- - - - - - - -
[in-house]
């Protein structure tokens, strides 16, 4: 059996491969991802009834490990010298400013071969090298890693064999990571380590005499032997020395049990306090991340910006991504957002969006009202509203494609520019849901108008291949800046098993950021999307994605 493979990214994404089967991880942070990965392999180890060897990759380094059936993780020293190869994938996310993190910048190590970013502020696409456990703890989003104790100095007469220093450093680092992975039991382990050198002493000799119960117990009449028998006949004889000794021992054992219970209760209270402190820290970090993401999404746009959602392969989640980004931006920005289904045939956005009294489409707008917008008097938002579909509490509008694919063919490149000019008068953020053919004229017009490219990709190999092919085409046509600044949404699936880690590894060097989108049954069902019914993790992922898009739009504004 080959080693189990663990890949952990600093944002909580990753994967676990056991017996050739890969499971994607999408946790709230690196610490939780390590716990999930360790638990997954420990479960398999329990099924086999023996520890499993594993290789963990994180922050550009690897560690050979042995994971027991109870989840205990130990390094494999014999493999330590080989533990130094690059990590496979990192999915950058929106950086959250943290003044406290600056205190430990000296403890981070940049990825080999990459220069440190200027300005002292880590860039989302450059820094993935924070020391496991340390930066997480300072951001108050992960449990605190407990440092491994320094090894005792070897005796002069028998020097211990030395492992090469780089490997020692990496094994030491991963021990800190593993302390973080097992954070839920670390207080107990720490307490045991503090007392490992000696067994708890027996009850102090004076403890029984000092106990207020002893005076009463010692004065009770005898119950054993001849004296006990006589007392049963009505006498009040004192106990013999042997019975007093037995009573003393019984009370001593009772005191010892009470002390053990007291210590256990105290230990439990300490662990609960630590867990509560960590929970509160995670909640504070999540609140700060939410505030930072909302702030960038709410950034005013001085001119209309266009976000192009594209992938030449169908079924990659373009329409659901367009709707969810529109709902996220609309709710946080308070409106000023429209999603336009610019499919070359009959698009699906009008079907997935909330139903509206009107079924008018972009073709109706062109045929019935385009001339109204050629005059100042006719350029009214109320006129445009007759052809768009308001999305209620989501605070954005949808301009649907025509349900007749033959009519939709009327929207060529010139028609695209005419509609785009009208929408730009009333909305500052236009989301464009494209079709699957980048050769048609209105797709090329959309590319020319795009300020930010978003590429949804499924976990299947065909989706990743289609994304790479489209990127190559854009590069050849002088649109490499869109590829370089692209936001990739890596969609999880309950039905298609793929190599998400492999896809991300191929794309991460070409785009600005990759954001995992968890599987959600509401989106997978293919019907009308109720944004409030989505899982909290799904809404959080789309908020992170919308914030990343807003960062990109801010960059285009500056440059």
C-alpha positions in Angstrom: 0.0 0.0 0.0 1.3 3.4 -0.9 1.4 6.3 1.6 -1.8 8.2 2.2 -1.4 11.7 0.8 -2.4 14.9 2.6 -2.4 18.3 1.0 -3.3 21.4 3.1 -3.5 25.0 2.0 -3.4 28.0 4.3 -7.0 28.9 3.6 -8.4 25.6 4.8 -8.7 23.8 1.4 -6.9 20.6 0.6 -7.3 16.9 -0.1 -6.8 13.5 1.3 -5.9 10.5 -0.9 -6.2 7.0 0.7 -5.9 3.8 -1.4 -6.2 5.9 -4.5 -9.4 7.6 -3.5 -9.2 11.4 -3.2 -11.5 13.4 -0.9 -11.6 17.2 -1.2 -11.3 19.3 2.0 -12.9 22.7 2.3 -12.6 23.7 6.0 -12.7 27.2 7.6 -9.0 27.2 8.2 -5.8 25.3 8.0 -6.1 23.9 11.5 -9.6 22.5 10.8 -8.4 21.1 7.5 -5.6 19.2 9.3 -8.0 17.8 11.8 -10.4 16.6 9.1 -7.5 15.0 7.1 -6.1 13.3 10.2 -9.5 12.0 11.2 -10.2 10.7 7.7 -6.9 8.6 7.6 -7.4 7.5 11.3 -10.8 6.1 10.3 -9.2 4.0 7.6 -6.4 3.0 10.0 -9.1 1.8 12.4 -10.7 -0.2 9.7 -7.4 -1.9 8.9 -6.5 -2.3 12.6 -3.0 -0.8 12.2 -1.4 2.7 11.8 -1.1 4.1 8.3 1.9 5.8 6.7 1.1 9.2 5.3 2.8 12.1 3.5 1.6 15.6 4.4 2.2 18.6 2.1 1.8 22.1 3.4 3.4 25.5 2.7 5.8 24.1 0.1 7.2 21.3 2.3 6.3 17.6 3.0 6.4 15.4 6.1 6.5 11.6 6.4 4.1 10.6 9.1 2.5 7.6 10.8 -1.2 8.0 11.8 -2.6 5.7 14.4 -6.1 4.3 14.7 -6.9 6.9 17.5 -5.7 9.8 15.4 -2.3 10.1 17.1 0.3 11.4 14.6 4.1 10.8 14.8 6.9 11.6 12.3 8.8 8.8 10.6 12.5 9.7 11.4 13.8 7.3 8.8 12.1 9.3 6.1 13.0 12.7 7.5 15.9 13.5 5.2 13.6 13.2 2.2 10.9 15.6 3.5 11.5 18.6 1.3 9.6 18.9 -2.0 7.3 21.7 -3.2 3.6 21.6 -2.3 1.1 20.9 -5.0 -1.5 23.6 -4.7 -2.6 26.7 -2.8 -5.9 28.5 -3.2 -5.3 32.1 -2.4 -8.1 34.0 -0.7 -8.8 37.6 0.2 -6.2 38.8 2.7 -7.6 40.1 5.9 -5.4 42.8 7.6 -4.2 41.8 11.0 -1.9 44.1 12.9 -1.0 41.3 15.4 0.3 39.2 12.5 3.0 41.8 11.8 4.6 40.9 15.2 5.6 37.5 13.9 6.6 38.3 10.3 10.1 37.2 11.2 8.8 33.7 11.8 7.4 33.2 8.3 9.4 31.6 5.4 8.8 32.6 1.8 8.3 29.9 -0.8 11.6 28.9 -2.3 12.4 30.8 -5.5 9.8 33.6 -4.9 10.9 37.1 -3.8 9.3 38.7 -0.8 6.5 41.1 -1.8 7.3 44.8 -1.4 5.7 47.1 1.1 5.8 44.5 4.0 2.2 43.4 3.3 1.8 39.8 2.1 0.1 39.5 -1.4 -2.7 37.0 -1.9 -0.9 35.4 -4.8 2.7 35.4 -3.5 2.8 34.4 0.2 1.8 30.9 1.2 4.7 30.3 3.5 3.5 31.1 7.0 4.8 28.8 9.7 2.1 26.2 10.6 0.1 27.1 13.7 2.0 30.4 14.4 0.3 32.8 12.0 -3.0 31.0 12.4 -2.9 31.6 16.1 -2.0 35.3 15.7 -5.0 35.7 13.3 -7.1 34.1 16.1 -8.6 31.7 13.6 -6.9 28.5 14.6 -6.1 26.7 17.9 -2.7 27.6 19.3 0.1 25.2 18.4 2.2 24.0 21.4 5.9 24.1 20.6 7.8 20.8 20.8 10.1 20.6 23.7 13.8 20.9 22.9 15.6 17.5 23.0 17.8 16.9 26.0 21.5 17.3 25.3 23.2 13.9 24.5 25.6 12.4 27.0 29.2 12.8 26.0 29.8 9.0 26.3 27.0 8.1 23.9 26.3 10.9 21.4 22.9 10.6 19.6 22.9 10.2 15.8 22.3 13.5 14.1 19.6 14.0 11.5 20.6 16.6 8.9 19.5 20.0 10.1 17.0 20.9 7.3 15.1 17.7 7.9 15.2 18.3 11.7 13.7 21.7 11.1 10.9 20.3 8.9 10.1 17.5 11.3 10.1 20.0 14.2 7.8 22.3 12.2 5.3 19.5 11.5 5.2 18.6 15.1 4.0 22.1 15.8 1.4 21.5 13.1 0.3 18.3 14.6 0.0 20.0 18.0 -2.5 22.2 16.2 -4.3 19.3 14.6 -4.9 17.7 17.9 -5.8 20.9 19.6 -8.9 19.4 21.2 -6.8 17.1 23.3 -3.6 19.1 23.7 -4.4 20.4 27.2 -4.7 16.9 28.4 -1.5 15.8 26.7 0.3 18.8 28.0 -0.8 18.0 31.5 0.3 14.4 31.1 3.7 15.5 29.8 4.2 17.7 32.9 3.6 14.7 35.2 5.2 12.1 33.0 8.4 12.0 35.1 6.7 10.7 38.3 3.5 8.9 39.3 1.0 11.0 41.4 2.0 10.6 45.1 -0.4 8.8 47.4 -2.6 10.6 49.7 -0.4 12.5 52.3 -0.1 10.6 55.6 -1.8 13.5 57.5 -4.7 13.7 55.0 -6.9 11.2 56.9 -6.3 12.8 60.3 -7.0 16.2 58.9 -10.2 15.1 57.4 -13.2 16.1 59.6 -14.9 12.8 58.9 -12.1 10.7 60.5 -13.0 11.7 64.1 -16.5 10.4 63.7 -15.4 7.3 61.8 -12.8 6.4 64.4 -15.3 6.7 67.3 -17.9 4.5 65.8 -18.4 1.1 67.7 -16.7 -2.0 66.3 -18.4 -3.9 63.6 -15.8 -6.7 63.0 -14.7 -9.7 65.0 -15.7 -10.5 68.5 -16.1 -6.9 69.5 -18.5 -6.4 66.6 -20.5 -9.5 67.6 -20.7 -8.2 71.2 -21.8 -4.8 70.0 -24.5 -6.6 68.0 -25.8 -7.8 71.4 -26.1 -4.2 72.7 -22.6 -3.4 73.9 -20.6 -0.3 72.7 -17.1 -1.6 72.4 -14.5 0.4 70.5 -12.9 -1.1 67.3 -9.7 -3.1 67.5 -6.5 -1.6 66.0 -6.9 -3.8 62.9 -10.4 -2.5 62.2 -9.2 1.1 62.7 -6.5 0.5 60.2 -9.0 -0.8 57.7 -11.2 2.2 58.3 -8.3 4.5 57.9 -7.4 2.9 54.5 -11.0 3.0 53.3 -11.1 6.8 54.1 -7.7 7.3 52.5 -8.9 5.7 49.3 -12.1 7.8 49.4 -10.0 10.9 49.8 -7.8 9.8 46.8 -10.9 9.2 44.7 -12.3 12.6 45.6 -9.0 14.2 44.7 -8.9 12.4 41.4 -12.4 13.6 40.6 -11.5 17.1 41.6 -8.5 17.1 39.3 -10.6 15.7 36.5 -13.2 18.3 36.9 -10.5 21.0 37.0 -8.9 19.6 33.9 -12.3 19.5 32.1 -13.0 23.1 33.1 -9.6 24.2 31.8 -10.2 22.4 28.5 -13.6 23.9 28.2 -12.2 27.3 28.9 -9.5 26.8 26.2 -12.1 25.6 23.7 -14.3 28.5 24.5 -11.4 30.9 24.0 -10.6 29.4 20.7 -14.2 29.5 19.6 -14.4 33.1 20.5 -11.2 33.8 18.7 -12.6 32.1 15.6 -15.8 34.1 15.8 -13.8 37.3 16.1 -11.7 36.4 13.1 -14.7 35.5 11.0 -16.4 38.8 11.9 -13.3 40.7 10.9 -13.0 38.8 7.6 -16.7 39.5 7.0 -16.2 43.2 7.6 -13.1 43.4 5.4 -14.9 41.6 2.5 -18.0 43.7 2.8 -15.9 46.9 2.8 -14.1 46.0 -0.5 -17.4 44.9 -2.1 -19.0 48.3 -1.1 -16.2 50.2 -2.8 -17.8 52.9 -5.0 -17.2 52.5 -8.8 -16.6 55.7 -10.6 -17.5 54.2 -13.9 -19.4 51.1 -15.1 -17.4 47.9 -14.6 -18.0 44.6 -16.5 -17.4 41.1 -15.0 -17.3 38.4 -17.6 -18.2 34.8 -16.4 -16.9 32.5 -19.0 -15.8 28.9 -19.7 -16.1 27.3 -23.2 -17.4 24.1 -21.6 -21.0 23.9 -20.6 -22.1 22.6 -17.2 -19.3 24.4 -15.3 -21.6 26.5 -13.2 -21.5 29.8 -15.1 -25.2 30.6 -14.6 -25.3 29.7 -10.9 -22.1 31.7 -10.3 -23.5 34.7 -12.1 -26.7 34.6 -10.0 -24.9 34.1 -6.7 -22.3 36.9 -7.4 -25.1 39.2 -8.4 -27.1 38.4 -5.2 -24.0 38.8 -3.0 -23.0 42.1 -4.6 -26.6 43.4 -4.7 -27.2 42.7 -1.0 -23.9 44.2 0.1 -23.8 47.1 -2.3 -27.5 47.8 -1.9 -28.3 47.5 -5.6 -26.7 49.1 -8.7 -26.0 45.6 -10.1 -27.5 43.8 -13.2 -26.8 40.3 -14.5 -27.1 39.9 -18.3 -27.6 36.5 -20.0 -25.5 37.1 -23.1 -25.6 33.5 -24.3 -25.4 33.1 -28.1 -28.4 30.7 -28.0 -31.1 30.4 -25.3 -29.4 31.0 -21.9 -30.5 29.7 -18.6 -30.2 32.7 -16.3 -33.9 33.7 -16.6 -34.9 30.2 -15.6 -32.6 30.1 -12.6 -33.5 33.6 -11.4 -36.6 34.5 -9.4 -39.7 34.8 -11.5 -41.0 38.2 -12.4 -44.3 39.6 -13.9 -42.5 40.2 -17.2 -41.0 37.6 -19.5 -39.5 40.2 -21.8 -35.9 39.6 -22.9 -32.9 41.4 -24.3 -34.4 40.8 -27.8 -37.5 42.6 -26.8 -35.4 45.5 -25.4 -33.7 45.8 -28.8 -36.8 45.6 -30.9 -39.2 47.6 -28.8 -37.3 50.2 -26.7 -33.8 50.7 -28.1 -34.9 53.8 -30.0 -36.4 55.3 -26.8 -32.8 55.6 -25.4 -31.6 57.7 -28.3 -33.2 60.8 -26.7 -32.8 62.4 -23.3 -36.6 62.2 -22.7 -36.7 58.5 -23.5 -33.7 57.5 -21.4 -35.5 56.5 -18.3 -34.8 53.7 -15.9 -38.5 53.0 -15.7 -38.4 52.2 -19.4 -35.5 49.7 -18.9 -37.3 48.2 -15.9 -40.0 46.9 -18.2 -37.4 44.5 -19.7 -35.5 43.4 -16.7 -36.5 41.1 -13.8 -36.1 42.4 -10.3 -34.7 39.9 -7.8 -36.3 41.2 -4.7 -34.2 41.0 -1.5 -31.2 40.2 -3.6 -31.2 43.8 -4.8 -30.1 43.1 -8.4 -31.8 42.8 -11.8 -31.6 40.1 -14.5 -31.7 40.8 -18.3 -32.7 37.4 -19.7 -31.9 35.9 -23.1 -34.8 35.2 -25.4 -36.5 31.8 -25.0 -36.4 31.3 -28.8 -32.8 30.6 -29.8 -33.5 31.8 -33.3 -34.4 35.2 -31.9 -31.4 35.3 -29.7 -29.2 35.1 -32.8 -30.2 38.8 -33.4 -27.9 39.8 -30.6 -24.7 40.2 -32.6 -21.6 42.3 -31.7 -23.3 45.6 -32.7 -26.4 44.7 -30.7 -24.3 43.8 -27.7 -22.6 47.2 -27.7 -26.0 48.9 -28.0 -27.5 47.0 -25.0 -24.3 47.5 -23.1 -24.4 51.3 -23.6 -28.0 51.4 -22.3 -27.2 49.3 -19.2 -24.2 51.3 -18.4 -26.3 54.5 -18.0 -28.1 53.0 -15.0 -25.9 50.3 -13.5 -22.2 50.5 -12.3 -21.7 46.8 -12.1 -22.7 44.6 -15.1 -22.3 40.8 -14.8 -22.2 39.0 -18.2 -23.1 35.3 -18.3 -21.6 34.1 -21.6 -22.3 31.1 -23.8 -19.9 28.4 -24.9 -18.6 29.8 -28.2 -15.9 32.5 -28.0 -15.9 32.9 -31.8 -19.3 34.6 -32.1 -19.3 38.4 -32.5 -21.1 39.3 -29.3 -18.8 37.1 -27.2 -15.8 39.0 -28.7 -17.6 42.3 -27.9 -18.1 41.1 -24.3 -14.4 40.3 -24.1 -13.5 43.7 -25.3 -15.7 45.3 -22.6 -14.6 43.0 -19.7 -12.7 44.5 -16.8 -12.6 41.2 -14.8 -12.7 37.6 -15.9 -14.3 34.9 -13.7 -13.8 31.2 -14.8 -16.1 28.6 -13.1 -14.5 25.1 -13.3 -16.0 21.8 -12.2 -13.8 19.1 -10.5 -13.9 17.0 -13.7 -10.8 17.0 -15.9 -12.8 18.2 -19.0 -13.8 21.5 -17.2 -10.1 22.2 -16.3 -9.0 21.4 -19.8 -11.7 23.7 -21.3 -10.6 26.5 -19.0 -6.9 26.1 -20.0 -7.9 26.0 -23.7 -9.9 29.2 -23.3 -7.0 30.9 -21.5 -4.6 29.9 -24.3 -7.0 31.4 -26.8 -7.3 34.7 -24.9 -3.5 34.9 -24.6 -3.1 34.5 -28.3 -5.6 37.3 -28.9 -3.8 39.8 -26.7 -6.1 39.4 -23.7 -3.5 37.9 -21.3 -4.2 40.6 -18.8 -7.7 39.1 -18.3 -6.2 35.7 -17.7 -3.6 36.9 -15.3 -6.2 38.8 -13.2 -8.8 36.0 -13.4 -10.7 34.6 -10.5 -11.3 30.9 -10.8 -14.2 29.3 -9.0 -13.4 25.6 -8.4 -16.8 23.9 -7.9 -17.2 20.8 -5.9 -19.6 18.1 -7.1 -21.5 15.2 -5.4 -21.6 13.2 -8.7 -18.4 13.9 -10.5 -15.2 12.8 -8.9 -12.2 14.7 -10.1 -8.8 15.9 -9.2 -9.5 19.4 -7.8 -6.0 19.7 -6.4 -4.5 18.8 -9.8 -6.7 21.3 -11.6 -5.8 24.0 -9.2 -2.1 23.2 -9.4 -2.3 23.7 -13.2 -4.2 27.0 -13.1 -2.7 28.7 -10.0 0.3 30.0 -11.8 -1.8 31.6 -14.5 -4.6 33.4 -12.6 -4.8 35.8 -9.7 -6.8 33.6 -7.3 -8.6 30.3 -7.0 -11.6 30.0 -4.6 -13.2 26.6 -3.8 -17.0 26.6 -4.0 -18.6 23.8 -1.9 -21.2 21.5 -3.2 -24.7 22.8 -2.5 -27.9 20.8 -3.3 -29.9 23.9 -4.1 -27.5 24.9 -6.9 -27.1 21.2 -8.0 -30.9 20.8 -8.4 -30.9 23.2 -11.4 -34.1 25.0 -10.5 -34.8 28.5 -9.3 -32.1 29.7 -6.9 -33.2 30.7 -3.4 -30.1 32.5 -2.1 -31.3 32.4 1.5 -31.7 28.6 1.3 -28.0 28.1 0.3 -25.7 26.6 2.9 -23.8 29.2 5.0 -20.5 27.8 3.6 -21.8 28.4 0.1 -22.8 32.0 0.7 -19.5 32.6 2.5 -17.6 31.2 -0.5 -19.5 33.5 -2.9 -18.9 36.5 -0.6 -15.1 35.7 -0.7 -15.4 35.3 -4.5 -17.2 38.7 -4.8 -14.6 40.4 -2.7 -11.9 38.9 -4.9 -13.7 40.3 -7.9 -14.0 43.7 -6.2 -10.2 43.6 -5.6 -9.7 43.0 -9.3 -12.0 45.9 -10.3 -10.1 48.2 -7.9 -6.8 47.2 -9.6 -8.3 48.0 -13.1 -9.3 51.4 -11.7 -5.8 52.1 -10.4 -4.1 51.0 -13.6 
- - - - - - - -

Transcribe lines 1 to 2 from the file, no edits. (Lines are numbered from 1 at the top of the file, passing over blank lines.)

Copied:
[in-house]
């Protein structure tokens, strides 16, 4: 059996491969991802009834490990010298400013071969090298890693064999990571380590005499032997020395049990306090991340910006991504957002969006009202509203494609520019849901108008291949800046098993950021999307994605 493979990214994404089967991880942070990965392999180890060897990759380094059936993780020293190869994938996310993190910048190590970013502020696409456990703890989003104790100095007469220093450093680092992975039991382990050198002493000799119960117990009449028998006949004889000794021992054992219970209760209270402190820290970090993401999404746009959602392969989640980004931006920005289904045939956005009294489409707008917008008097938002579909509490509008694919063919490149000019008068953020053919004229017009490219990709190999092919085409046509600044949404699936880690590894060097989108049954069902019914993790992922898009739009504004 080959080693189990663990890949952990600093944002909580990753994967676990056991017996050739890969499971994607999408946790709230690196610490939780390590716990999930360790638990997954420990479960398999329990099924086999023996520890499993594993290789963990994180922050550009690897560690050979042995994971027991109870989840205990130990390094494999014999493999330590080989533990130094690059990590496979990192999915950058929106950086959250943290003044406290600056205190430990000296403890981070940049990825080999990459220069440190200027300005002292880590860039989302450059820094993935924070020391496991340390930066997480300072951001108050992960449990605190407990440092491994320094090894005792070897005796002069028998020097211990030395492992090469780089490997020692990496094994030491991963021990800190593993302390973080097992954070839920670390207080107990720490307490045991503090007392490992000696067994708890027996009850102090004076403890029984000092106990207020002893005076009463010692004065009770005898119950054993001849004296006990006589007392049963009505006498009040004192106990013999042997019975007093037995009573003393019984009370001593009772005191010892009470002390053990007291210590256990105290230990439990300490662990609960630590867990509560960590929970509160995670909640504070999540609140700060939410505030930072909302702030960038709410950034005013001085001119209309266009976000192009594209992938030449169908079924990659373009329409659901367009709707969810529109709902996220609309709710946080308070409106000023429209999603336009610019499919070359009959698009699906009008079907997935909330139903509206009107079924008018972009073709109706062109045929019935385009001339109204050629005059100042006719350029009214109320006129445009007759052809768009308001999305209620989501605070954005949808301009649907025509349900007749033959009519939709009327929207060529010139028609695209005419509609785009009208929408730009009333909305500052236009989301464009494209079709699957980048050769048609209105797709090329959309590319020319795009300020930010978003590429949804499924976990299947065909989706990743289609994304790479489209990127190559854009590069050849002088649109490499869109590829370089692209936001990739890596969609999880309950039905298609793929190599998400492999896809991300191929794309991460070409785009600005990759954001995992968890599987959600509401989106997978293919019907009308109720944004409030989505899982909290799904809404959080789309908020992170919308914030990343807003960062990109801010960059285009500056440059």